by Laura Anne Gilman
Last week we discussed the lures and dangers of author copies – the desire to keep them on-hand versus the reality of storage.
For most people, it is a constant game of evaluating need versus availability. If you know that you can order more copies if you suddenly need them, you can let your shelf go down to one or two copies (and, if you’re like me, keep a set of first editions somewhere with a “do not use!” post-it on them)
But then, as I briefly mentioned last week, there’s the letter that comes into every writer’s life: news that your books are being remaindered. The remaining editions will either be sold off at a fraction of their original cost, or destroyed. But first, you the author have the chance to order copies!
And the hand of panic clutches at you. If you don’t order copies, they’ll become $1.99 fodder for the remainder tables, or turned into ferret cage linings!
So yes, you want to order copies, especially if your personal stock has run low. If you have an empty storage area, and the cash on hand to buy them, then yeah, go ahead. Better you hang onto your copies than someone else.
But how many copies will you need? Realistically, what will you be doing with them? Ten copies is reasonable for maintaining a resource library/personal use. Thirty or forty, if you have the space, will probably set you for the next decade of promotion or production use.
But they might be offering you 100 copies. Or more. And the temptation will be great to say “I’ll take them all.” After all, you can still sell them – and make some money that the publisher can’t take a cut from. Right?
As I said last week: Stop. Think.
Some folk think that they will be able to sell copies directly – at conventions, via an website storefront, through a local independent bookseller who will take them on commission, or even out of the back of your car. After all, you DO have readers, and as you go forward people might be interested in the backlist [and not want to order a digital copy, assuming it’s available].
Yes. It’s done, and often successfully. But not easily. How many will you sell? How long will it take you to go through those copies? How much effort (read: non-writing time) will it take you?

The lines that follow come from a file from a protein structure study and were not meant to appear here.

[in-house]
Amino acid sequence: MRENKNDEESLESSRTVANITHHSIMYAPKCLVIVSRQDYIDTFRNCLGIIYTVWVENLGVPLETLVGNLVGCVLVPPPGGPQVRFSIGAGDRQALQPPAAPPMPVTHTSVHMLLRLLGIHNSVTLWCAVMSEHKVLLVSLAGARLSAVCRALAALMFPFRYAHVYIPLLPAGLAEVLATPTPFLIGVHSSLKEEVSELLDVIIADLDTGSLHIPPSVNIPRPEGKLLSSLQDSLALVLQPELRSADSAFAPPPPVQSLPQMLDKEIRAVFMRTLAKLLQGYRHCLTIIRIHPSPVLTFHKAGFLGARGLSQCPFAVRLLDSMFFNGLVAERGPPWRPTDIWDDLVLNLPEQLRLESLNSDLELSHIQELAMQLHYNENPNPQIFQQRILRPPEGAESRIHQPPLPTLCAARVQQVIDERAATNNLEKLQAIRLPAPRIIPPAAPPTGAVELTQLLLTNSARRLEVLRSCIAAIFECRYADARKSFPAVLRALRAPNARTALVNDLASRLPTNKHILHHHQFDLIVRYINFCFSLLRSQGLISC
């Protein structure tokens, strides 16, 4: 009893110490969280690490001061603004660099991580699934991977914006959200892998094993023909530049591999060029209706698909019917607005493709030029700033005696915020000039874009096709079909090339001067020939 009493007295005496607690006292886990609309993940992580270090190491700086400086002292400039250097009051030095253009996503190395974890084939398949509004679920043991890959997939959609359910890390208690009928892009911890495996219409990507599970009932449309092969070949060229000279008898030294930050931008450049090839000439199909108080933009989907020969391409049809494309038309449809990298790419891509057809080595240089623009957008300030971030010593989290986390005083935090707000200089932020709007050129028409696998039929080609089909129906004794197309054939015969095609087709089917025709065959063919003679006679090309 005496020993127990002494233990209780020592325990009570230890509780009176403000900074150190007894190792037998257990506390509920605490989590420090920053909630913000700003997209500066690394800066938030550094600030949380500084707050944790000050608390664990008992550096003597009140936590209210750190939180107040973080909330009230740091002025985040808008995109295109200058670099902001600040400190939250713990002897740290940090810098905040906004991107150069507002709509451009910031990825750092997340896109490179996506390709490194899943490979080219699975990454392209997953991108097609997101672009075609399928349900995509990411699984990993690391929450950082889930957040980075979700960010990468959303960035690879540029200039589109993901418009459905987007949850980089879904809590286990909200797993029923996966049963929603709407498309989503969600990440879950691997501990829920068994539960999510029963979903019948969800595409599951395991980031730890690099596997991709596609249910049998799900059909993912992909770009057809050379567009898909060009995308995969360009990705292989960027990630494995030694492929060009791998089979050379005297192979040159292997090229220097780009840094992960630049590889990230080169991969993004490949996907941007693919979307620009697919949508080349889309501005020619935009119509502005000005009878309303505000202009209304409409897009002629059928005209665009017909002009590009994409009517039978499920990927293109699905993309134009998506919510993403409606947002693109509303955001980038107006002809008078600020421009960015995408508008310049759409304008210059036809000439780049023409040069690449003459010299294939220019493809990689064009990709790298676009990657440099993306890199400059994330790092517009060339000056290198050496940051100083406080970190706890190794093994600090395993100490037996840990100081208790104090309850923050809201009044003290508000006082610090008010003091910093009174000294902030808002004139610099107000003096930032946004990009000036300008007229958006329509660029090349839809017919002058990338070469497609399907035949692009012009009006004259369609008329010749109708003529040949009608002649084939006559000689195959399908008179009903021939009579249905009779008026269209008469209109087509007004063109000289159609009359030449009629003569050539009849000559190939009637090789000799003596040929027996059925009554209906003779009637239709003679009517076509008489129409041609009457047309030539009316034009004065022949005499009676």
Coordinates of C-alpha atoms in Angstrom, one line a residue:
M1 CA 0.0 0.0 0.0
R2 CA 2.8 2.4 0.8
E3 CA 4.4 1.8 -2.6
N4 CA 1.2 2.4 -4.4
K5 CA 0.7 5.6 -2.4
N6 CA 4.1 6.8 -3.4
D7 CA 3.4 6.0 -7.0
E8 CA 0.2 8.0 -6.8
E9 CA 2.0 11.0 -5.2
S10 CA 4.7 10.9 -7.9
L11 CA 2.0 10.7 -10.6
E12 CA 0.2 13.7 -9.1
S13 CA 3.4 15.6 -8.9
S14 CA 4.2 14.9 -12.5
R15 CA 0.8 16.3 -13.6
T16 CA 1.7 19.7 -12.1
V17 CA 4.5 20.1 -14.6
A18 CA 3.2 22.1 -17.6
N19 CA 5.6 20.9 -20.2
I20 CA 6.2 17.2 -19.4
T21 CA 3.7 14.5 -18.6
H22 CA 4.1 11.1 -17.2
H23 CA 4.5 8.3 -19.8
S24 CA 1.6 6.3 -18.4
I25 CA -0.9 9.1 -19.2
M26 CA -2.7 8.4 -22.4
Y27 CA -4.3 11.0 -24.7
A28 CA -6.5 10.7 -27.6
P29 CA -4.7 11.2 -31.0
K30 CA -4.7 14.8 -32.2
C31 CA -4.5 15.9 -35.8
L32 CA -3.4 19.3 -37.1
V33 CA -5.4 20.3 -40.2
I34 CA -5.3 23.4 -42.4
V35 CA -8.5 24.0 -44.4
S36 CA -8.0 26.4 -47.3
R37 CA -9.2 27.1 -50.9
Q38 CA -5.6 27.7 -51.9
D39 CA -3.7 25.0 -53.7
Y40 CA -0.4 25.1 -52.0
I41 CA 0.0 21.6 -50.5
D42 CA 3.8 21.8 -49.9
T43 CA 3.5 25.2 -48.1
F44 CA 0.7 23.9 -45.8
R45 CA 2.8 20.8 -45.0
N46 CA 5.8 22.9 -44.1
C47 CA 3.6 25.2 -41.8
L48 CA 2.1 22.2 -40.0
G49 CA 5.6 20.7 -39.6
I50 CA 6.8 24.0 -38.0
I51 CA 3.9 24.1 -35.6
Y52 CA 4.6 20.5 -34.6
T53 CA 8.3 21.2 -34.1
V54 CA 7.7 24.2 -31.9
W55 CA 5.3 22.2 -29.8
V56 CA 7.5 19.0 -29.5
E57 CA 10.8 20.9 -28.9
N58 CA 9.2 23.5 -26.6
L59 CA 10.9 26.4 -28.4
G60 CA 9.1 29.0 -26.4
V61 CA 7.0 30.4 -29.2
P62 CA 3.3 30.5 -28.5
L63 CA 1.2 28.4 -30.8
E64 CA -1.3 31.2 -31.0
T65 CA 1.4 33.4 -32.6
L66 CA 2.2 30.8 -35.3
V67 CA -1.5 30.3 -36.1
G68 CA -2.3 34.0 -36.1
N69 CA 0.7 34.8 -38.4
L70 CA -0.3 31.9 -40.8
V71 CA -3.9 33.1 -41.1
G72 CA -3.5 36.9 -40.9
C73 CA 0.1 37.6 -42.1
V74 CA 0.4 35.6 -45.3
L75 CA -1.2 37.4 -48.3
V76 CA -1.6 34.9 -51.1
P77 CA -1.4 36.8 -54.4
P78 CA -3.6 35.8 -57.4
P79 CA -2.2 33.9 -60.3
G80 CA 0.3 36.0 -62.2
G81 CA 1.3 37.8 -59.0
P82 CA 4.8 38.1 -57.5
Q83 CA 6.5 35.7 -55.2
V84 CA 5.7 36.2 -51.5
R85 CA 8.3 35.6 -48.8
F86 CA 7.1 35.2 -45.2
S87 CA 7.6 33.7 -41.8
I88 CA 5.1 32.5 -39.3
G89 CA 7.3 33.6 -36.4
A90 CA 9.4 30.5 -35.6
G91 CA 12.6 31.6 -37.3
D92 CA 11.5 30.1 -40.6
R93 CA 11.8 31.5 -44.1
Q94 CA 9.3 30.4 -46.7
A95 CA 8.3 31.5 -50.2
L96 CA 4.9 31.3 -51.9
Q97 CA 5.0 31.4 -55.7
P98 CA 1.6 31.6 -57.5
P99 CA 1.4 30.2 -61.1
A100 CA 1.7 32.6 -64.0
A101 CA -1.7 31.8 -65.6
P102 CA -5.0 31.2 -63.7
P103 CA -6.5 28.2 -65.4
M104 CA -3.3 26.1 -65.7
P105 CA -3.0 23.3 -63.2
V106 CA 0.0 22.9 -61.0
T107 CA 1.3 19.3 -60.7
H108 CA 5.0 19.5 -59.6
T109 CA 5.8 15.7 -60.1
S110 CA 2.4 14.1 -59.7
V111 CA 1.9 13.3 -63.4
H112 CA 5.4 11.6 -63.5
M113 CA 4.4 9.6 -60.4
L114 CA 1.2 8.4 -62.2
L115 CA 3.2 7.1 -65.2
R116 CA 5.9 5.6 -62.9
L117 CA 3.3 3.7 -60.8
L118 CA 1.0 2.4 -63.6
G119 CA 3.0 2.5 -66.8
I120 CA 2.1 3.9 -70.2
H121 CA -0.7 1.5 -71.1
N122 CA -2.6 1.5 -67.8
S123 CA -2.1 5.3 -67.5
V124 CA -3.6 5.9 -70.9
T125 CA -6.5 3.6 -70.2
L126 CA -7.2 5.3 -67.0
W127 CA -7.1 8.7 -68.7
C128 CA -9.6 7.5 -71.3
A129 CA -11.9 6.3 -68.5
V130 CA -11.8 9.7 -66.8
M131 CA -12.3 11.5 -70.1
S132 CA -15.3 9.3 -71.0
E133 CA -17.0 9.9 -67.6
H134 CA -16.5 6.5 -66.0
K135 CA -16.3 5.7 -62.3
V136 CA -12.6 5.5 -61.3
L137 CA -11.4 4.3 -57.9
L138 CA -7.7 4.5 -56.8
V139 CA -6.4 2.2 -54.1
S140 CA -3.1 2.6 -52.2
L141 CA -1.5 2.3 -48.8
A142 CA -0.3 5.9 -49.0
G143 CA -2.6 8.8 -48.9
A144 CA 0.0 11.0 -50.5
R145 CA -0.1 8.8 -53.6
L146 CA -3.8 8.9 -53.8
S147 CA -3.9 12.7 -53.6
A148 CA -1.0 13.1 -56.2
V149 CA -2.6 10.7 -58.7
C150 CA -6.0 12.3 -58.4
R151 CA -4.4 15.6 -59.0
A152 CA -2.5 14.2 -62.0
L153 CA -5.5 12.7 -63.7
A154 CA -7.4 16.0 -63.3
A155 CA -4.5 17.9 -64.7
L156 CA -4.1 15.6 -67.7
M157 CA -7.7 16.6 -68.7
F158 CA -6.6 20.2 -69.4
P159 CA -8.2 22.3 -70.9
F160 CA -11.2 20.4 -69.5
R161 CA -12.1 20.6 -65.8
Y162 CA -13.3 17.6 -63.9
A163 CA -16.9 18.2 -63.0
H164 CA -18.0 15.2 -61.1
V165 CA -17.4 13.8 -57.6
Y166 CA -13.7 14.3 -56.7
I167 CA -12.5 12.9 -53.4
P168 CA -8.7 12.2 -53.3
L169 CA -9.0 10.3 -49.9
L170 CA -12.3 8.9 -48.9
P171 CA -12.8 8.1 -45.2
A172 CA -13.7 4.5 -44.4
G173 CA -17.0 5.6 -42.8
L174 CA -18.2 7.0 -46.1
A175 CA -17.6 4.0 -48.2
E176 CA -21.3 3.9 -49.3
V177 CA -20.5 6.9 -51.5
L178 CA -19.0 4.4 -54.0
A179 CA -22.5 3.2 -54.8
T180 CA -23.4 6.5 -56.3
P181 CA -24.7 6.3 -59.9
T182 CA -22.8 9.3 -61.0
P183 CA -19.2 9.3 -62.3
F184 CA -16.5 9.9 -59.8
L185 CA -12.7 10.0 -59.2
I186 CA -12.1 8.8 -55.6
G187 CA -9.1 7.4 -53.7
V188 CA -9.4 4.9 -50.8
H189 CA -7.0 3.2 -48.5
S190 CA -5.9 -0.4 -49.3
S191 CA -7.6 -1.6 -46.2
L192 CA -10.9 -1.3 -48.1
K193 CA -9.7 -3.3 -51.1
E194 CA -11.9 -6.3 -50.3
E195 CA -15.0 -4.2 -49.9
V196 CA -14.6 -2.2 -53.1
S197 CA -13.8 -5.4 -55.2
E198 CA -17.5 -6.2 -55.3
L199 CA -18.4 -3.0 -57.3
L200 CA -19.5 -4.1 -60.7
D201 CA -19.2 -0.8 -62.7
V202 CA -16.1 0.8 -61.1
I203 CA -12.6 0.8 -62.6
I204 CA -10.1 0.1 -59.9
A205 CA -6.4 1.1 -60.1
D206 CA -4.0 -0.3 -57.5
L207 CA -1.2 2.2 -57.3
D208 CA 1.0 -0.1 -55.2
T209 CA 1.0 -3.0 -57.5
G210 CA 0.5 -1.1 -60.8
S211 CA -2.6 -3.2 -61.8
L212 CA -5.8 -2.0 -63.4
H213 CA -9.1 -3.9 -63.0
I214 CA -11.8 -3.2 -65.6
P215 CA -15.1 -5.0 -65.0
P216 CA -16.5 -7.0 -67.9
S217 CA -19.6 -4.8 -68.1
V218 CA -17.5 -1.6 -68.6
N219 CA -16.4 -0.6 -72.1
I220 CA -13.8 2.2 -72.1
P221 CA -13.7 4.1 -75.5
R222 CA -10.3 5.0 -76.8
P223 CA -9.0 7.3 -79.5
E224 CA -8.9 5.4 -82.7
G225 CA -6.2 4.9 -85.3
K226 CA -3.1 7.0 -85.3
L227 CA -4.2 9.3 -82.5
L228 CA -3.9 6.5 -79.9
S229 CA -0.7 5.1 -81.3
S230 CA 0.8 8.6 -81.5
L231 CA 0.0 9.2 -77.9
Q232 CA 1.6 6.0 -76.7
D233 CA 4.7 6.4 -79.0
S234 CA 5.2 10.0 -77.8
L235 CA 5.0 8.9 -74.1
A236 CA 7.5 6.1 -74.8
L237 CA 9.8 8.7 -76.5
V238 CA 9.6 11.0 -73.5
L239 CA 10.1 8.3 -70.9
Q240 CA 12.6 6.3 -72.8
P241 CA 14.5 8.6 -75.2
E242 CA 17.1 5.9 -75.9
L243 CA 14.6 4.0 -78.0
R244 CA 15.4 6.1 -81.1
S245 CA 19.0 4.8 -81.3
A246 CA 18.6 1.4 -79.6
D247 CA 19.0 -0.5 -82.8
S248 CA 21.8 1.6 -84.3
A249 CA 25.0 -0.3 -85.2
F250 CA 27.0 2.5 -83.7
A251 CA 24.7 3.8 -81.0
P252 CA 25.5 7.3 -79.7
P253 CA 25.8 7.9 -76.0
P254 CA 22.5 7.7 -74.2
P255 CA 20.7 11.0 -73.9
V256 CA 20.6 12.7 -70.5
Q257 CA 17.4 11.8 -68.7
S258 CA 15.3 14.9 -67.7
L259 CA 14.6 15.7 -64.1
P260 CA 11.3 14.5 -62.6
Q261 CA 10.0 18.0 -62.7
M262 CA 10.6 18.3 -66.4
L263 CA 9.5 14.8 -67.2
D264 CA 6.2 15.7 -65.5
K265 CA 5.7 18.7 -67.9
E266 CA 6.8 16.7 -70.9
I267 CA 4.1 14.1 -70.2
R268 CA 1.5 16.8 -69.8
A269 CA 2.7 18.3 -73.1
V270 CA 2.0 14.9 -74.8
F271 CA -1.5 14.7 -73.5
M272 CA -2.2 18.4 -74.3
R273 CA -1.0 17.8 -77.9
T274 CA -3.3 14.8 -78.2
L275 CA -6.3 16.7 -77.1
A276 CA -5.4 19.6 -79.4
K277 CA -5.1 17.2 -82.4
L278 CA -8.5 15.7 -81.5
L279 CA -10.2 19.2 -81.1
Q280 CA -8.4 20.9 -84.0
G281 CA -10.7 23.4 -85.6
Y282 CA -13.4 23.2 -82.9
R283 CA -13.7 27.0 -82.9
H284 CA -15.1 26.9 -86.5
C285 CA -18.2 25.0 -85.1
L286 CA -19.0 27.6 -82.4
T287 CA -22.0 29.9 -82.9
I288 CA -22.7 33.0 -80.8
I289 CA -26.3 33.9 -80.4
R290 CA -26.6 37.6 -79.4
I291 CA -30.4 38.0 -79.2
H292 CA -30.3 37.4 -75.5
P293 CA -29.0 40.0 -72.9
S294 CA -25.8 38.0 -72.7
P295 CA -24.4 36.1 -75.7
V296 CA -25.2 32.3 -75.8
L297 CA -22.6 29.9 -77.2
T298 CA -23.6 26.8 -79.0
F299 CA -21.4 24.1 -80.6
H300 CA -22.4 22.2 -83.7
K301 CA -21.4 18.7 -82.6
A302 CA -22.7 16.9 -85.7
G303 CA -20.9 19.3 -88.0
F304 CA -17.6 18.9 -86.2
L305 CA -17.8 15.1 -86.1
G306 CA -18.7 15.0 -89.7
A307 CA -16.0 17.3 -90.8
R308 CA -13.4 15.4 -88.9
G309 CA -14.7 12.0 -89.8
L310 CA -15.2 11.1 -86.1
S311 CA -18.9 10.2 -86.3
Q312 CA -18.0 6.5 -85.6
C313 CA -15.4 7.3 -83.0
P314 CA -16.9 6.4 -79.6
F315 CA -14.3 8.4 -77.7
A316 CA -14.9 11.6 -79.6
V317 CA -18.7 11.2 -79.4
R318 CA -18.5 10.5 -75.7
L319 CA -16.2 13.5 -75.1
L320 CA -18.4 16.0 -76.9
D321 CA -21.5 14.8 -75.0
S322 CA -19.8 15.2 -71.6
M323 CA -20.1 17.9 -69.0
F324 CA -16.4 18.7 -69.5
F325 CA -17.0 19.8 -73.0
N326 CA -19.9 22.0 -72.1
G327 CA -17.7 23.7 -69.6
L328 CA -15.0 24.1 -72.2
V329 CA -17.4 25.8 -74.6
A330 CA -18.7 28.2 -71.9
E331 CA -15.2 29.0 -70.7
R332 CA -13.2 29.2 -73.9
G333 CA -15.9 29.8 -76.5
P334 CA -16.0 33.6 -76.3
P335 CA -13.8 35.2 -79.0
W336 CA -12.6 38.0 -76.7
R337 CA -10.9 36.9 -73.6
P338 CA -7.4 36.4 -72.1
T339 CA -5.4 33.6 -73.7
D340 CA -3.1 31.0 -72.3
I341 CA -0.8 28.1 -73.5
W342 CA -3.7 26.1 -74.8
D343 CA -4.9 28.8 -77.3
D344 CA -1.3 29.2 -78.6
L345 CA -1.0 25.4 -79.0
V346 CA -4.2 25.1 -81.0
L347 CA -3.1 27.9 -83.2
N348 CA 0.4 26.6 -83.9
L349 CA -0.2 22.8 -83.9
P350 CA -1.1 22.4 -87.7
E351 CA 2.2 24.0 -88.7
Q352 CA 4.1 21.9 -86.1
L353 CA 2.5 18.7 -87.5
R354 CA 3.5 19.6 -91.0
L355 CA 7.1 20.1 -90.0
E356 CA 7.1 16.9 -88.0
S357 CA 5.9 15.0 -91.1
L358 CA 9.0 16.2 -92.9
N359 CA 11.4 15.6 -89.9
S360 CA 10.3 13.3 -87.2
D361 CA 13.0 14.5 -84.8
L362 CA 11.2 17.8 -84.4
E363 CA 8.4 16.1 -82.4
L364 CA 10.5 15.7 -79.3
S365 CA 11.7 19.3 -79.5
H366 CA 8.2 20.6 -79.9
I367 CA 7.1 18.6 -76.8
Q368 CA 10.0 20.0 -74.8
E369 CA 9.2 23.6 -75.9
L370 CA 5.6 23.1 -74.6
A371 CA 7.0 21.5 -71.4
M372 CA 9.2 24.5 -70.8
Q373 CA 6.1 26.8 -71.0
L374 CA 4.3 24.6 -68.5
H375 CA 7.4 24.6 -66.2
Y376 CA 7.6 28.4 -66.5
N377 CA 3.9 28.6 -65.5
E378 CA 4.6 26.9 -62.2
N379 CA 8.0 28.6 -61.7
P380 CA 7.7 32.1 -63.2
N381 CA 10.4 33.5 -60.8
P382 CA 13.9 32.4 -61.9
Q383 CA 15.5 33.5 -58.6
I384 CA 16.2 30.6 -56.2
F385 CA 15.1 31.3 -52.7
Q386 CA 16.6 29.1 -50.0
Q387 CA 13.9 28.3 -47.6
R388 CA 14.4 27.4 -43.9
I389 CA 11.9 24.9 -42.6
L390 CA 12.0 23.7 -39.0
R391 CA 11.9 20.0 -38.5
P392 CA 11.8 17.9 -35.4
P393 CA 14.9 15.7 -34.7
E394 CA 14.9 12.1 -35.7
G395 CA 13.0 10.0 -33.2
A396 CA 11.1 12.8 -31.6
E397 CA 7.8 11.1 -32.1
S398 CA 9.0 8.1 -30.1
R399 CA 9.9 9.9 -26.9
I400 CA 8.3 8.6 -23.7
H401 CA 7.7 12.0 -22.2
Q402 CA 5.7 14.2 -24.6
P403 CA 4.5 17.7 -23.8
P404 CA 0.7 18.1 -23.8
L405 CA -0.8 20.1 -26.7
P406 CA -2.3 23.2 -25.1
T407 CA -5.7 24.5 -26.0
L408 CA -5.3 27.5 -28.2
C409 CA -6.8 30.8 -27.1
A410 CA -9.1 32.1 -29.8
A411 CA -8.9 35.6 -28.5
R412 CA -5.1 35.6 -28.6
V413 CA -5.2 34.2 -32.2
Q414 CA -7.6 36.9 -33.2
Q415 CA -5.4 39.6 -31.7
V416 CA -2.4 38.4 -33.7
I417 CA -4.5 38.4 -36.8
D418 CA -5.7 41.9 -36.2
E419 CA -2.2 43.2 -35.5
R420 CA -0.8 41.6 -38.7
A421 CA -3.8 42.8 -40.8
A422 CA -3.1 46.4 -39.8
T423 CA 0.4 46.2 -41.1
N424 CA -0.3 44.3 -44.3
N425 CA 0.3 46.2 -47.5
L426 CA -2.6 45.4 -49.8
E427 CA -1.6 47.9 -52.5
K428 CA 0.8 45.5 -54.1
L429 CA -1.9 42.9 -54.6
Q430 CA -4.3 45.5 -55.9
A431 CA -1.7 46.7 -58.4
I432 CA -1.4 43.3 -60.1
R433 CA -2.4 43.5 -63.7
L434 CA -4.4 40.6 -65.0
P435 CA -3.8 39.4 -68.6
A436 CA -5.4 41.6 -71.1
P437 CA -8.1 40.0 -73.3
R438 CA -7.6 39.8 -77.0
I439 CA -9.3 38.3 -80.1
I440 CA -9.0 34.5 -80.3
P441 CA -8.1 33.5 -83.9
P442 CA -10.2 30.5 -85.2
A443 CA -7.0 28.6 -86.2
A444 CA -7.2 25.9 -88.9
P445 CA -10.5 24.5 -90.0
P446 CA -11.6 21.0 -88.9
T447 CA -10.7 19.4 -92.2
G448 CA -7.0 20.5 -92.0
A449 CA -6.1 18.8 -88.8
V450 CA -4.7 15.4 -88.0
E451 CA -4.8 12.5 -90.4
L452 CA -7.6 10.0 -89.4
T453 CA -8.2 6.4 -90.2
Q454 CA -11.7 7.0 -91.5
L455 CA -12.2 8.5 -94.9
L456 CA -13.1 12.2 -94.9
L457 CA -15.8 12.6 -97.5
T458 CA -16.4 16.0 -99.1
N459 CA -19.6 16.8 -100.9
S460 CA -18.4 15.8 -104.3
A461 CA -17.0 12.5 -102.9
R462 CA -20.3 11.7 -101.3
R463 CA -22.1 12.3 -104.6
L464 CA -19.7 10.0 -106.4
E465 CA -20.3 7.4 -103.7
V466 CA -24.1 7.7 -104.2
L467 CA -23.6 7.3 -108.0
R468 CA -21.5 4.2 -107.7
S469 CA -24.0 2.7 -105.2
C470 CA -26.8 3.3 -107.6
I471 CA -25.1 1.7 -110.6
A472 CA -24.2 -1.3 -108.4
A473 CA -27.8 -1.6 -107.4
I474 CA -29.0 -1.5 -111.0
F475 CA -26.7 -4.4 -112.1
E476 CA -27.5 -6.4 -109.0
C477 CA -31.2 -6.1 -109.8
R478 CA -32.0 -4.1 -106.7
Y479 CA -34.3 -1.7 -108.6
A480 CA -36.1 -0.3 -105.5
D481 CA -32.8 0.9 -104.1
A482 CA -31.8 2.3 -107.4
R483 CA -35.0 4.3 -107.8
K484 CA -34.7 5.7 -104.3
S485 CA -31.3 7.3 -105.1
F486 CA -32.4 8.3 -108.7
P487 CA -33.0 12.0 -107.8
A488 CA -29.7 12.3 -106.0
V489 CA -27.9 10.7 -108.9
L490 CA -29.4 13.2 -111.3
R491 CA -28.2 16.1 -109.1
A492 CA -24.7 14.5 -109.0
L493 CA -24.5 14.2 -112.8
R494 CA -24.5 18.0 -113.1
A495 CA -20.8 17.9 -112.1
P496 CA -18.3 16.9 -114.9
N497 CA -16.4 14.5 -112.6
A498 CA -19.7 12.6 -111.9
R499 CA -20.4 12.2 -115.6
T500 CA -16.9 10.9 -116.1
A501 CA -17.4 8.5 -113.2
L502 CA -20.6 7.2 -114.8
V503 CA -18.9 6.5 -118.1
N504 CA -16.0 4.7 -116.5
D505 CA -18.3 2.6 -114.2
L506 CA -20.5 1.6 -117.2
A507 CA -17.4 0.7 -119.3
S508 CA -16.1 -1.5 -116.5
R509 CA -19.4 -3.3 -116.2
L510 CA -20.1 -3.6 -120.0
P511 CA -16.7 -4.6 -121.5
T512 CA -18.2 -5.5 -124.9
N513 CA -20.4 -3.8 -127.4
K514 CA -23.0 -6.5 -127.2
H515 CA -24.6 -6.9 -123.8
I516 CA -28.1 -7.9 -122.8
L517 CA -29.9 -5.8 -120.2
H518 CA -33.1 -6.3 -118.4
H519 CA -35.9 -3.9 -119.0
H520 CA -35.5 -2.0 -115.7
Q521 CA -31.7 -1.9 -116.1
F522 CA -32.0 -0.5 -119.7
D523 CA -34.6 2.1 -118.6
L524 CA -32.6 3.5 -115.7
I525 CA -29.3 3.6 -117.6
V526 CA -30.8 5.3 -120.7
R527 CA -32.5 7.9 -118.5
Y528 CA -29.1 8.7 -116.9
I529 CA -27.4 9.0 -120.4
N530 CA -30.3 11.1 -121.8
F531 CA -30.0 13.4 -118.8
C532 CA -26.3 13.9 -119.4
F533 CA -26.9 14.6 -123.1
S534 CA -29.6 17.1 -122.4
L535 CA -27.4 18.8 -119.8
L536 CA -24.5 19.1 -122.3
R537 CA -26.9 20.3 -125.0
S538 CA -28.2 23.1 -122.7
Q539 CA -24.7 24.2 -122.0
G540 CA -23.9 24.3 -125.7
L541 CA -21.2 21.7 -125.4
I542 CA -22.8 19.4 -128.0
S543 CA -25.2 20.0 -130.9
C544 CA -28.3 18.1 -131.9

A quick survey turned up this disheartening fact: writers with active storefronts (either virtual or physical) reported being able to move copies – but not as many as they’d hoped. Sadly, a book goes OP for a reason, in most cases, and while you may be able to maintain the trickle of sales, it probably isn’t going to become a flood. Without a storefront, or a friendly local bookseller to front for you? Selling books out of the back of your car is harder [and far more time-consuming] than it looks.
So before you grab all available copies, think like a businessperson. Consider your long-term needs, your available resources, and the fact that those copies, be it 20 or 200 – can easily become an albatross hanging around your neck, something beautiful and treasured now dragging you into damnation….
Coming up in Week 43: Considering the Clock
Laura Anne Gilman is a former editor with Penguin/Putnam, and the author of more than a dozen novels, including the THE SHATTERED VINE, Book 3 of the Nebula-nominated Vineart War trilogy, IN STORES NOW! (ahem), and the forthcoming urban fantasy TRICKS OF THE TRADE (12/11). Her SF collection, DRAGON VIRUS, which SF Signal called “amazingly evocative….a potent ride through a changing future,” was published by Fairwood Press in June 2011. For more info check her website, her BookView Cafe bookshelf, or follow her on Twitter (@LAGilman)
She also runs d.y.m.k. productions, an editorial services company (dymkproductions.com).
And yes, her nickname really is meerkat.